Bearing Thickness = 19mm

This correllates with the value obtained above using the shear stiffness from the manufacturer's

data sheet.

With a maximum ultimate reaction of 790kN and longitudinal movement of 8mm then a suitable

Movement X = 12.5mm

As the mating surface between the stainless steel and PTFE is smaller than the base plate then the

From Table3 of BS 5400 Part 9.1 the Coefficient of friction = 0.08 for a bearing stress of 5N/mm2

Hence total horizontal load on each abutment when the deck expands or contracts = 2220 0.08

When this load is applied on the deck it will act on the fixed abutment only.

300 < 450kN hence braking load is critical in the longitudinal direction.

When this load is applied on the deck it will act at bearing shelf level, and will not affect the free

Backfill

Fs = Ka w h = 0.27wh kN/m

1) Stability Check

There are a number of publications that will give guidance on base sizes for free standing

cantilever walls, Reynolds's Reinforced Concrete Designer's Handbookbeing one such book.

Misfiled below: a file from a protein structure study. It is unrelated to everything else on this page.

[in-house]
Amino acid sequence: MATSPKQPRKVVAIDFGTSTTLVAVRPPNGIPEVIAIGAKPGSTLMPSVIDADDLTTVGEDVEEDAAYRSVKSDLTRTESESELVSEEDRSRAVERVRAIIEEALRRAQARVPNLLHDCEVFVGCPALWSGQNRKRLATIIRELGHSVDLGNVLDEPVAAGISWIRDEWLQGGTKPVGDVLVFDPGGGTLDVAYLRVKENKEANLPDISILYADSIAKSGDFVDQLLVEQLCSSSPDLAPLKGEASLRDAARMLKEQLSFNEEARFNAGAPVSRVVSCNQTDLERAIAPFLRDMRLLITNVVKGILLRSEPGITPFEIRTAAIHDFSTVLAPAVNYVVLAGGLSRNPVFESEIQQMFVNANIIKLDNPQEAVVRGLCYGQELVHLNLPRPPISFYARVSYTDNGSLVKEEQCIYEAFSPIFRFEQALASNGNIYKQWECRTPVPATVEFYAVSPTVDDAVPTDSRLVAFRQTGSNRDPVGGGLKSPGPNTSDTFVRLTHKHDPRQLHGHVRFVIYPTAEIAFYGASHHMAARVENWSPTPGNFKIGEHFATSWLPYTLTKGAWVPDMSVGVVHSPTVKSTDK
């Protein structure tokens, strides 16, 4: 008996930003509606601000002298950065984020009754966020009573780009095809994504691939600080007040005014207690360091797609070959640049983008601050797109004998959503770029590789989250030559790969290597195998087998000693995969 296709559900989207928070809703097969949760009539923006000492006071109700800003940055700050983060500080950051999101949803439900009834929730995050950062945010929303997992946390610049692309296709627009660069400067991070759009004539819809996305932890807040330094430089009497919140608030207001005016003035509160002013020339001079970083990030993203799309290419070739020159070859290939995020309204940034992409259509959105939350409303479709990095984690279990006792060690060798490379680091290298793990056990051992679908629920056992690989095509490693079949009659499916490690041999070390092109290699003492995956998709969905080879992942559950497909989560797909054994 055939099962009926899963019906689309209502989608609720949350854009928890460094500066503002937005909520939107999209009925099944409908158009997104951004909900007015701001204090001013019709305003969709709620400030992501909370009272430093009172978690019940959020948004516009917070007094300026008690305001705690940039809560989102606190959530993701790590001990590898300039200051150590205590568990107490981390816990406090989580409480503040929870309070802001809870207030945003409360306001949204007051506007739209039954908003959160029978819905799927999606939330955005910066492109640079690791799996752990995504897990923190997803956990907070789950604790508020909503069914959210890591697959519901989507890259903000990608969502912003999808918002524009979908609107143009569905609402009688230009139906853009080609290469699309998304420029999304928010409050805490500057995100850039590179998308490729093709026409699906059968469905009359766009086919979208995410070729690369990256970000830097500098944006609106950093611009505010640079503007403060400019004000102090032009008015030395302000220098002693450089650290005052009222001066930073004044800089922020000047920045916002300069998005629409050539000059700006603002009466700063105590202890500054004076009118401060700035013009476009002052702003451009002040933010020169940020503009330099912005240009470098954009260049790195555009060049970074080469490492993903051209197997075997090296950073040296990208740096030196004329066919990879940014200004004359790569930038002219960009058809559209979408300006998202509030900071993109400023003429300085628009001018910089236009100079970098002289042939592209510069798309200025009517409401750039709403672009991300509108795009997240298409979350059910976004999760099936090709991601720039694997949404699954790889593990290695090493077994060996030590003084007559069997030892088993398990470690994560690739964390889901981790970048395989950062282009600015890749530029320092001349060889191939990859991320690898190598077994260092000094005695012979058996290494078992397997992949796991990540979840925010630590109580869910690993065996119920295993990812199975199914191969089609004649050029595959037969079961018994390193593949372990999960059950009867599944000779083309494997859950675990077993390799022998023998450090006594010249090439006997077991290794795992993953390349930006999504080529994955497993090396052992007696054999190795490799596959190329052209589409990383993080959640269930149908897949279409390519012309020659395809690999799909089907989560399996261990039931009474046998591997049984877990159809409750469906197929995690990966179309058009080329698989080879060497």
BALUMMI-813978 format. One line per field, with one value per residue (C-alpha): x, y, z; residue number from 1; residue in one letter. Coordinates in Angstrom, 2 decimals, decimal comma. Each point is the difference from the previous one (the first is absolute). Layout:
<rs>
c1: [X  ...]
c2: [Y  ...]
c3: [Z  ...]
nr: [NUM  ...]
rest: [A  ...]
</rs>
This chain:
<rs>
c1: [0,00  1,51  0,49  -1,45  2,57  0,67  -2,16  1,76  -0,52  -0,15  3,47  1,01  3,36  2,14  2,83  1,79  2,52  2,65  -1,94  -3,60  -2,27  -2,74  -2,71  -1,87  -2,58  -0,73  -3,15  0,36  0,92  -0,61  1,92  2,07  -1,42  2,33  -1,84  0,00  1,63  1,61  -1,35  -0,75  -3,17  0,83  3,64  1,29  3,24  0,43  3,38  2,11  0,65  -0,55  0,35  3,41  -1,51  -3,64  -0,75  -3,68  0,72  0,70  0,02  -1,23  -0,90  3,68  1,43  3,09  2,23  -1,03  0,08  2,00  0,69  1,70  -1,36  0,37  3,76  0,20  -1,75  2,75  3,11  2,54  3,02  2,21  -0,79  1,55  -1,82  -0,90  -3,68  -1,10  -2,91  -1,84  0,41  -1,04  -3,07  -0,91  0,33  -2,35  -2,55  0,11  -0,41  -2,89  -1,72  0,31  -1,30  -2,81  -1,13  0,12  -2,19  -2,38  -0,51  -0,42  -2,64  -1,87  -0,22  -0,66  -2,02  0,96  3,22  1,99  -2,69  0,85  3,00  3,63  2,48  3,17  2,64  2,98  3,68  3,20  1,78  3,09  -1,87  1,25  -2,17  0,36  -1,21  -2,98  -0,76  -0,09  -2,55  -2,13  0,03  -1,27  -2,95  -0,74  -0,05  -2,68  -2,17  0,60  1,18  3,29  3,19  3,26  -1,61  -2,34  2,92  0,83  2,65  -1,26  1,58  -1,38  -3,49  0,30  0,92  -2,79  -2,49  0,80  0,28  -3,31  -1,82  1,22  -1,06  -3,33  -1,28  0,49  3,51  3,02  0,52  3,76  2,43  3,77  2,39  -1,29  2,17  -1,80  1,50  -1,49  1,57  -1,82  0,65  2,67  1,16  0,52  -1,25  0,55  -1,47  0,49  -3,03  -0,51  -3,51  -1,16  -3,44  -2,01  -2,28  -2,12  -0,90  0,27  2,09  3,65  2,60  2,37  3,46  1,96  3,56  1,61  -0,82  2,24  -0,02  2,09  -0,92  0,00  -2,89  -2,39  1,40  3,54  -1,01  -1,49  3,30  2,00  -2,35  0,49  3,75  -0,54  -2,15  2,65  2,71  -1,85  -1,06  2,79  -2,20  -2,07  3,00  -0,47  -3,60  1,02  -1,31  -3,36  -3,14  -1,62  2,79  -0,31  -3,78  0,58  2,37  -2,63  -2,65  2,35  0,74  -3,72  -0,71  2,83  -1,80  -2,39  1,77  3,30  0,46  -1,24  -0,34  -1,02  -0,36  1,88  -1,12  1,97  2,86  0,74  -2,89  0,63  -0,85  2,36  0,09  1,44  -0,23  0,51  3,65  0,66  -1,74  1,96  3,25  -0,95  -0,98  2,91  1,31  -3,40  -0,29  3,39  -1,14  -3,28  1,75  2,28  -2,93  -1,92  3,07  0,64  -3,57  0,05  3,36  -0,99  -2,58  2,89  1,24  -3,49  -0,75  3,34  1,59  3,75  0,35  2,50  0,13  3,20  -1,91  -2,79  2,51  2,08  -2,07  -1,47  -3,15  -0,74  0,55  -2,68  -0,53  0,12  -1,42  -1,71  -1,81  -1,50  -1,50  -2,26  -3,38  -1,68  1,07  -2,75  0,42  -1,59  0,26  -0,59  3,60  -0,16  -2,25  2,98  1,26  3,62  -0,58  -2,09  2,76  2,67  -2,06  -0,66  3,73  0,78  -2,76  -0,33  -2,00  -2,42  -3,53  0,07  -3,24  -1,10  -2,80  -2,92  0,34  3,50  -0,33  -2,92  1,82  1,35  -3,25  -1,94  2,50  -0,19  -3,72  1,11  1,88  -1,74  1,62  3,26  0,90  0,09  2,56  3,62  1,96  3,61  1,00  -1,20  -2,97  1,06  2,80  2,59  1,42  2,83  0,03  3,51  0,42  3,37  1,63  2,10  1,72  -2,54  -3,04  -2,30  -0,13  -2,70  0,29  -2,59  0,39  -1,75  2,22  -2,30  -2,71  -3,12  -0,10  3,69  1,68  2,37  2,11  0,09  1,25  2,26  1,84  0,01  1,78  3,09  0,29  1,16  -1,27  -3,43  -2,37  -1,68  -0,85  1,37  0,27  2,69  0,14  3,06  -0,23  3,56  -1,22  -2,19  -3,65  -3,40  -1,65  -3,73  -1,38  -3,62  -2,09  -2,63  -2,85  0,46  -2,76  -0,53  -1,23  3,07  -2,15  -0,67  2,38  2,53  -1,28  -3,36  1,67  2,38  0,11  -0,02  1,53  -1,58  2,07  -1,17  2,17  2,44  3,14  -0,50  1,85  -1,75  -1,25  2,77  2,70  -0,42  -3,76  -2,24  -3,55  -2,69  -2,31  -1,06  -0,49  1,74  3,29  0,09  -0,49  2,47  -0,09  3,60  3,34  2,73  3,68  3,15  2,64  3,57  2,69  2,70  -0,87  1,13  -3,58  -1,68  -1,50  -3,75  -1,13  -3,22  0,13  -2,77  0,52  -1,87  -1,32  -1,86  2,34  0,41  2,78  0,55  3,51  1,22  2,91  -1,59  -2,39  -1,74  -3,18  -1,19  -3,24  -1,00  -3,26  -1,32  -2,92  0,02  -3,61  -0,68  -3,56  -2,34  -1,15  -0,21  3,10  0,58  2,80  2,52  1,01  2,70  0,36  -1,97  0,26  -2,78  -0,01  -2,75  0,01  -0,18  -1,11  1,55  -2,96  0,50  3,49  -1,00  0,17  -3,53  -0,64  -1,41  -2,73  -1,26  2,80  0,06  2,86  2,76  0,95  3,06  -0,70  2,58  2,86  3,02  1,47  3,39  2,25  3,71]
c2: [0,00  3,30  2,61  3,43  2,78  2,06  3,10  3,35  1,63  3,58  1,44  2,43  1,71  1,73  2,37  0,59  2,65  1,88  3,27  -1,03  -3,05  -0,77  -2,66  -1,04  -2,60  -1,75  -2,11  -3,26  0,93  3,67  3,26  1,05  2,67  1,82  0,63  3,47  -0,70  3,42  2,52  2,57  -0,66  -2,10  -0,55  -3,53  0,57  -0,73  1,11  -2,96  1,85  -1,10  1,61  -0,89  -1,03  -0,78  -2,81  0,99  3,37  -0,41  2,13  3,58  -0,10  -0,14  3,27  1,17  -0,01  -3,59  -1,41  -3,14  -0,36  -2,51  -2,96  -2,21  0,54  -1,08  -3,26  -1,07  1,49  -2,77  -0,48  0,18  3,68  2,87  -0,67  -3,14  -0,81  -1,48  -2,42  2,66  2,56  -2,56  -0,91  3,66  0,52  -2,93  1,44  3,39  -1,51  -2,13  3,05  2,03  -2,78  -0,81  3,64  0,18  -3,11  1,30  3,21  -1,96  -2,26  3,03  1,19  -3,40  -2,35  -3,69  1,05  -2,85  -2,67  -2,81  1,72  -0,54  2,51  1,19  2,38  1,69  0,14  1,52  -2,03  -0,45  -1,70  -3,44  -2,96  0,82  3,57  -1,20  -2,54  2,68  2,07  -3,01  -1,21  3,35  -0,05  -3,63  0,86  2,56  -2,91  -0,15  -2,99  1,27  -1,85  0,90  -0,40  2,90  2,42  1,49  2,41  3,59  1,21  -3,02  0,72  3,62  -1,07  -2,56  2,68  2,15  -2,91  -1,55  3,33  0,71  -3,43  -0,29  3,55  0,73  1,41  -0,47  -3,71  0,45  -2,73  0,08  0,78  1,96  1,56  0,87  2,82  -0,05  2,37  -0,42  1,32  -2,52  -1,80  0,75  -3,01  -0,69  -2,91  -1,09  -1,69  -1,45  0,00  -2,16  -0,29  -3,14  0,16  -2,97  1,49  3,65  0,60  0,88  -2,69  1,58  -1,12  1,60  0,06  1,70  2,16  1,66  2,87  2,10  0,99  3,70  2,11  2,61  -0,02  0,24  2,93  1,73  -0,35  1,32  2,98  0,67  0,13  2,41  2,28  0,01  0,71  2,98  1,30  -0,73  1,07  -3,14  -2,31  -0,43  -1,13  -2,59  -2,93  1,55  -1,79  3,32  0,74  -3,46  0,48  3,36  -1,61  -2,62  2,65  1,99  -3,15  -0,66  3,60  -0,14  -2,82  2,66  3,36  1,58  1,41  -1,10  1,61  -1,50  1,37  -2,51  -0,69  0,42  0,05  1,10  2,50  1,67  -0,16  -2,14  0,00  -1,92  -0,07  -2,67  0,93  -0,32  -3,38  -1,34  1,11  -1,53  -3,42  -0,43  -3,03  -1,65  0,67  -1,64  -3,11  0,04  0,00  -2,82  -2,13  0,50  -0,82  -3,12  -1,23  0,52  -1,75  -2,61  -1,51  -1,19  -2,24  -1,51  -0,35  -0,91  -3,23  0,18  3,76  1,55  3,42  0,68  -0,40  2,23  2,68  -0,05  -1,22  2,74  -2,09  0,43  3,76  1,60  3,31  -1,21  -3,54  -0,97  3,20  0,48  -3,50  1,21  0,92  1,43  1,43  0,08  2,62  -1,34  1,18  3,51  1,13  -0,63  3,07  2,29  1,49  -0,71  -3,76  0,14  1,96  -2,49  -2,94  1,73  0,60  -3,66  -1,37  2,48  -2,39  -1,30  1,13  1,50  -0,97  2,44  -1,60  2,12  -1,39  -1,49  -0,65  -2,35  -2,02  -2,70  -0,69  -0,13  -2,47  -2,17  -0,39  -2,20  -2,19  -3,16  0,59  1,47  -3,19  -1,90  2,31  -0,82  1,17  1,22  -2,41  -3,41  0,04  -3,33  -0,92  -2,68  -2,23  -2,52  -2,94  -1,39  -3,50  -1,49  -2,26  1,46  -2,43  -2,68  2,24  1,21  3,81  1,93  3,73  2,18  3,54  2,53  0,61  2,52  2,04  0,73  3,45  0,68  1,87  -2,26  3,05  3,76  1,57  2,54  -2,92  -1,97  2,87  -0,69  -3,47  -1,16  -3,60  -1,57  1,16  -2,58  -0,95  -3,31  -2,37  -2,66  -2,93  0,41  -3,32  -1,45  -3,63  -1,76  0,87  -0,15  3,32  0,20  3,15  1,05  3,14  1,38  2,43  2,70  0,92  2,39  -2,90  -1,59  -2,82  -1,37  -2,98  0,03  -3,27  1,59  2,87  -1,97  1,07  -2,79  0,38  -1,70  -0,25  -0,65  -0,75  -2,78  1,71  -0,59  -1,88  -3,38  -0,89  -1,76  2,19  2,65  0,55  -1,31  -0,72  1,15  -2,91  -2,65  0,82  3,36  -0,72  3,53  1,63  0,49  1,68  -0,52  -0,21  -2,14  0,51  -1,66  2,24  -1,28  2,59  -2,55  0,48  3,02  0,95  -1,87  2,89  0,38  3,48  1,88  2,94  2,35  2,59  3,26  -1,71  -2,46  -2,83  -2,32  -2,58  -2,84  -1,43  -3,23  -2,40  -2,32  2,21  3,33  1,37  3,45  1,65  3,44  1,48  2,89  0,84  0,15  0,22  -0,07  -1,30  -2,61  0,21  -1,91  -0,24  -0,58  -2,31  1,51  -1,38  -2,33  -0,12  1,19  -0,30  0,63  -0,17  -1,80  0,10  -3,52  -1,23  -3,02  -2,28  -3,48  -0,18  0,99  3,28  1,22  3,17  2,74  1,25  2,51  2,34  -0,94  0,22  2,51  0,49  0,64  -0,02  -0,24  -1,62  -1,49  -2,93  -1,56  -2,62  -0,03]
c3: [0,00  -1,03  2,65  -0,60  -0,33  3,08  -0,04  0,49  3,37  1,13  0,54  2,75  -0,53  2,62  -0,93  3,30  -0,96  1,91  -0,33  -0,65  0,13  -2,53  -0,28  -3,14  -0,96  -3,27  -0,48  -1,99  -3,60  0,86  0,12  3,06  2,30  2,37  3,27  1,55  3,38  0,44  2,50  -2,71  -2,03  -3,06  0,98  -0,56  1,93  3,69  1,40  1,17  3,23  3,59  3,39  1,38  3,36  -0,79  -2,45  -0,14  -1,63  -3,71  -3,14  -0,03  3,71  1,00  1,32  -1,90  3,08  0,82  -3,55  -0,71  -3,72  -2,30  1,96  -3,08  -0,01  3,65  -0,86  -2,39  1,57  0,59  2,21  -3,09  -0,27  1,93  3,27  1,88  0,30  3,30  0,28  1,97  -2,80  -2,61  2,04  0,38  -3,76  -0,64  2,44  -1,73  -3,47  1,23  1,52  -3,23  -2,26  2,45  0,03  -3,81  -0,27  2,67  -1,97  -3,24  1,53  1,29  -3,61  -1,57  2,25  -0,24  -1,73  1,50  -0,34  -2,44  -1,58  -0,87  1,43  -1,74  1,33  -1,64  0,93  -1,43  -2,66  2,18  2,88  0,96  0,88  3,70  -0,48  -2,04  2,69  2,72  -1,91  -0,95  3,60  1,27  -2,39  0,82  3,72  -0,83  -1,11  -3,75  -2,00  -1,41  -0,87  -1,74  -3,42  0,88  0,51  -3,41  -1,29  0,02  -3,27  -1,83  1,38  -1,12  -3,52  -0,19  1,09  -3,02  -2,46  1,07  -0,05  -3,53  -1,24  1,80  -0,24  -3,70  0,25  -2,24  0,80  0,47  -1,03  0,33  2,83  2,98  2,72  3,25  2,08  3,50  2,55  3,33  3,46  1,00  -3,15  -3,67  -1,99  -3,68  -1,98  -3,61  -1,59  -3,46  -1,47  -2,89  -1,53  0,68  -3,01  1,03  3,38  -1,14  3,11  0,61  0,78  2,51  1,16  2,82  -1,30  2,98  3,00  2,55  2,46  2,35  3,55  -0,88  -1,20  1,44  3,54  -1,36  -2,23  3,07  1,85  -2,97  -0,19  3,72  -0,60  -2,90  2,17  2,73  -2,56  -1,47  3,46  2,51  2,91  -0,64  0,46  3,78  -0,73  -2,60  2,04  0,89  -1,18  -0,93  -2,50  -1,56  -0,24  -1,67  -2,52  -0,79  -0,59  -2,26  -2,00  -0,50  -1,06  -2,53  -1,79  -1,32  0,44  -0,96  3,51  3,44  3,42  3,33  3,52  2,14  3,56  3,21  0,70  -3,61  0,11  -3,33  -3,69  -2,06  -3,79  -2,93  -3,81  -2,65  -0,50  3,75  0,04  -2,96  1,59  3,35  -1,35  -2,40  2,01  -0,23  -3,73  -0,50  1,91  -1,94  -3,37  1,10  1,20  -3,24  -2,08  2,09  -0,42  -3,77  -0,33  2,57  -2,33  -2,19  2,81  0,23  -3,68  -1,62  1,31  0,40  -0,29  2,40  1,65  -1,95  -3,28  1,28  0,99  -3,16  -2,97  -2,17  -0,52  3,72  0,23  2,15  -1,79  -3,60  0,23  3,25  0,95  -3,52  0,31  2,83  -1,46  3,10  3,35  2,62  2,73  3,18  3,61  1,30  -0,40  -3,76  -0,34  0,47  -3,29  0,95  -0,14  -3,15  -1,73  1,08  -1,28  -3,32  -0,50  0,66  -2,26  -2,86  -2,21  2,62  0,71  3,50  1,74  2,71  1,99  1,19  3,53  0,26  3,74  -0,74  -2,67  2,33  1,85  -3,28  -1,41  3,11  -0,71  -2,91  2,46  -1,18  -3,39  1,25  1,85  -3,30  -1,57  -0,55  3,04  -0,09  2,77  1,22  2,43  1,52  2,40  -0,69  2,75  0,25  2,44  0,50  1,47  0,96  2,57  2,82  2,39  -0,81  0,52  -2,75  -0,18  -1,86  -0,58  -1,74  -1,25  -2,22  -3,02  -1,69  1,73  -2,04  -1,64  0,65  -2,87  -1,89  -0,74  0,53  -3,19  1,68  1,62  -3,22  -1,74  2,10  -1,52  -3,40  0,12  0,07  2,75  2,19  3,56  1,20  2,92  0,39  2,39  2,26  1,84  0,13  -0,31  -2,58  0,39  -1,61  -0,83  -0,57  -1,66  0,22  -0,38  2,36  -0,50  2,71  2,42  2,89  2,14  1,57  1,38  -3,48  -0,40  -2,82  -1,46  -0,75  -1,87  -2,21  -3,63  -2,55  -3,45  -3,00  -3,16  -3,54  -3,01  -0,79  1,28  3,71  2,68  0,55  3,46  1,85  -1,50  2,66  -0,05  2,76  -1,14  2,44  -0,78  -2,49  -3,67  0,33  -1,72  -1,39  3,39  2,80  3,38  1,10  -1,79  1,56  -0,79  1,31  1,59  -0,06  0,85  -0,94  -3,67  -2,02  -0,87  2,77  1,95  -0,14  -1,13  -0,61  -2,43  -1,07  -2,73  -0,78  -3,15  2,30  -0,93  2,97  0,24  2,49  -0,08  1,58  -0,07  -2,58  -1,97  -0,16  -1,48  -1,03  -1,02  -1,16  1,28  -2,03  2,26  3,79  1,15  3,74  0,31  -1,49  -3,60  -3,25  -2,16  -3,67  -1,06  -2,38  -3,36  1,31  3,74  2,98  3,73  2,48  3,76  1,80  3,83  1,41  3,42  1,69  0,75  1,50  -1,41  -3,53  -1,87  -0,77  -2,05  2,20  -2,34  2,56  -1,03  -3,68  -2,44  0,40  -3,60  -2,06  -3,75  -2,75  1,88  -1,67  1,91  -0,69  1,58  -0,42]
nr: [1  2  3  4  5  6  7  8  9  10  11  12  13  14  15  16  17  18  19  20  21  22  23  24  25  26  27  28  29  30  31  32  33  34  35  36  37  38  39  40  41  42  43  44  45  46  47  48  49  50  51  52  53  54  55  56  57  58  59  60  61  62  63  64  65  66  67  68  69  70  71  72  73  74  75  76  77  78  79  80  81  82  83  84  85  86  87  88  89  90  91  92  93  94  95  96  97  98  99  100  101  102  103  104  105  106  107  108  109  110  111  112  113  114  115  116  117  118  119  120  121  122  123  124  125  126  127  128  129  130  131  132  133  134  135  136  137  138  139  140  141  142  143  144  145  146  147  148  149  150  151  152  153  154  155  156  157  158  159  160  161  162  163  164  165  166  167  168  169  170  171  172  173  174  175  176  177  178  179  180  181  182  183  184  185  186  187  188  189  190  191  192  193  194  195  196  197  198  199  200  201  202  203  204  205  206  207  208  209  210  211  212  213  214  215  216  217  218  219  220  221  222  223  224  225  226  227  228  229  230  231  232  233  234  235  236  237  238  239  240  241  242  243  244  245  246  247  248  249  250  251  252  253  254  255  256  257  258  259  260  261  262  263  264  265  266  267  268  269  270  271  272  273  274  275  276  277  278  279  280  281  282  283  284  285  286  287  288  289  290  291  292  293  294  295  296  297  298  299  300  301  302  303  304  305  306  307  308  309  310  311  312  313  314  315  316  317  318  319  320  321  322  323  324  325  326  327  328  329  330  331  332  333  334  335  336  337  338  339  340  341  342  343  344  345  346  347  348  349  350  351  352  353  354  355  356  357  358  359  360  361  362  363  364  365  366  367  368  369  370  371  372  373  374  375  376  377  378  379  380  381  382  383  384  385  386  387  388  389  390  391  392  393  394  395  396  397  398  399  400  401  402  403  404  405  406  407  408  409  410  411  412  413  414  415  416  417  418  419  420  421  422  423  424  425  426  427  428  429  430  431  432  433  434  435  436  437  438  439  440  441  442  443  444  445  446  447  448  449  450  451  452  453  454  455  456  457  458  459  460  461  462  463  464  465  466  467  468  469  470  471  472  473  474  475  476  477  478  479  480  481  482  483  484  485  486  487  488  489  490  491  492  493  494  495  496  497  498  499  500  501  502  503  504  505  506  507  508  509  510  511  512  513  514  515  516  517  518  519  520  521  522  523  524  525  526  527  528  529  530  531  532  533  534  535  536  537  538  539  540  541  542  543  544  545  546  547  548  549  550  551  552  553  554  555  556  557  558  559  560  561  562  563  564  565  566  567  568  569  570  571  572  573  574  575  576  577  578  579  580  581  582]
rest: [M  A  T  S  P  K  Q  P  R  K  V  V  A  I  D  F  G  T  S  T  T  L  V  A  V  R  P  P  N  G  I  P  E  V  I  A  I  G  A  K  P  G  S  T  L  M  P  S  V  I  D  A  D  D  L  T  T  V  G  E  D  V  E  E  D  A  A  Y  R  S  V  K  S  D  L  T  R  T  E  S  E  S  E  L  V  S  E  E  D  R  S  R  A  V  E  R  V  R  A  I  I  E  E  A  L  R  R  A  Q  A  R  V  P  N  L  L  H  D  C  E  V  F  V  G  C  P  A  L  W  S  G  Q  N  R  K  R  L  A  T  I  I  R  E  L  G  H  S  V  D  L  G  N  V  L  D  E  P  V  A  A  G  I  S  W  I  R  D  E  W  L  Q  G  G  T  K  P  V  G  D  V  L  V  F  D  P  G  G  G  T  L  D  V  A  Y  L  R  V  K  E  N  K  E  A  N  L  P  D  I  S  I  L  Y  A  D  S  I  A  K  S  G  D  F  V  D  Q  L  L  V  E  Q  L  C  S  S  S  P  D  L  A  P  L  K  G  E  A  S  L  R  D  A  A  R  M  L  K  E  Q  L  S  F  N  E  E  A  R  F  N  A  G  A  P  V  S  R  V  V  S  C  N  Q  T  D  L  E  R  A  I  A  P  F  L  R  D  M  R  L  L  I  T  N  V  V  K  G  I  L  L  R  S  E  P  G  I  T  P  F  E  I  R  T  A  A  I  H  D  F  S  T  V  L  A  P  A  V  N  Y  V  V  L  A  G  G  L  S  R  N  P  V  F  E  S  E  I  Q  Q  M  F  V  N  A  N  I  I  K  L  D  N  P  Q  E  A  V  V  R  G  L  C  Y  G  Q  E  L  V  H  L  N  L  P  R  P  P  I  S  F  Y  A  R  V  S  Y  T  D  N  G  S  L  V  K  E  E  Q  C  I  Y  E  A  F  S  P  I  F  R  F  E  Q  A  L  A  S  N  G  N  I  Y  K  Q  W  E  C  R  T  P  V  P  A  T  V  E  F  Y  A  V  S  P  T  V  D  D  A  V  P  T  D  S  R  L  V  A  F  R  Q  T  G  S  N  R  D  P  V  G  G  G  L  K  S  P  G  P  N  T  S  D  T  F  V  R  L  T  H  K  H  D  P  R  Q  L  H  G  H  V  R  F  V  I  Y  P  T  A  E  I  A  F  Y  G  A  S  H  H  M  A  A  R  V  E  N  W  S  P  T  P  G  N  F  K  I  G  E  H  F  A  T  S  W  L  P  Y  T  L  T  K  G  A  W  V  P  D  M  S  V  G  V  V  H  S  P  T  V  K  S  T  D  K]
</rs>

Alternatively a simple spreadsheet will achieve a result by trial and error.

Load Combinations

Backfill + HA surcharge + Deck dead load + HB on deck

BD 30 Clause 5.2.4.2 refers to CP 2: 1951 Earth retaining structures for Safety Factors.

Factor of Safety Against Overturning = 3251 / 452 = 7.2 > 2.0 OK.

523kN/m

Factor of Safety Against Sliding = 523 / 168 = 3.1 > 2.0 OK.

Bearing Pressure:

Check bearing pressure at toe and heel of base slab = (P / A) (P e / Z) where P e is the

P = 906kN/m

A = 6.4m2/m

Z = 6.42 / 6 = 6.827m3/m

Analysing the fixed abutment with Load Cases 1 to 6 and the free abutment with Load Cases 1 to

It can be seen that the use of elastomeric bearings (Case 2) will govern the critical design load

cases on the abutments. We shall assume that there are no specific requirements for using

elastomeric bearings and design the abutments for the lesser load effects by using sliding

bearings.

Loads on the back of the wall are calculated using 'at rest' earth pressures. Serviceability and

Ultimate load effects need to be calculated for the load cases 1 to 6 shown above. Again, these are

Using the Fixed Abutment Load Case 1 again as an example of the calculations:

Wall Design

fL for horizontal loads due to surcharge and backfill from BS 5400 Part 2 Clause 5.8.1.2:

Serviceability = 1.0

Ultimate = 1.5

f3 = 1.0 for serviceability and 1.1 for ultimate (from BS 5400 Part 4 Clauses 4.2.2 and 4.2.3)

Analysing the fixed abutment with Load Cases 1 to 6 and the free abutment with Load Cases 1 to

5 using a simple spreadsheet the following results were obtained for the design moments and

599

Concrete to BS 8500:2006

Use strength class C32/40 with water-cement ratio 0.5 and minimum cement content of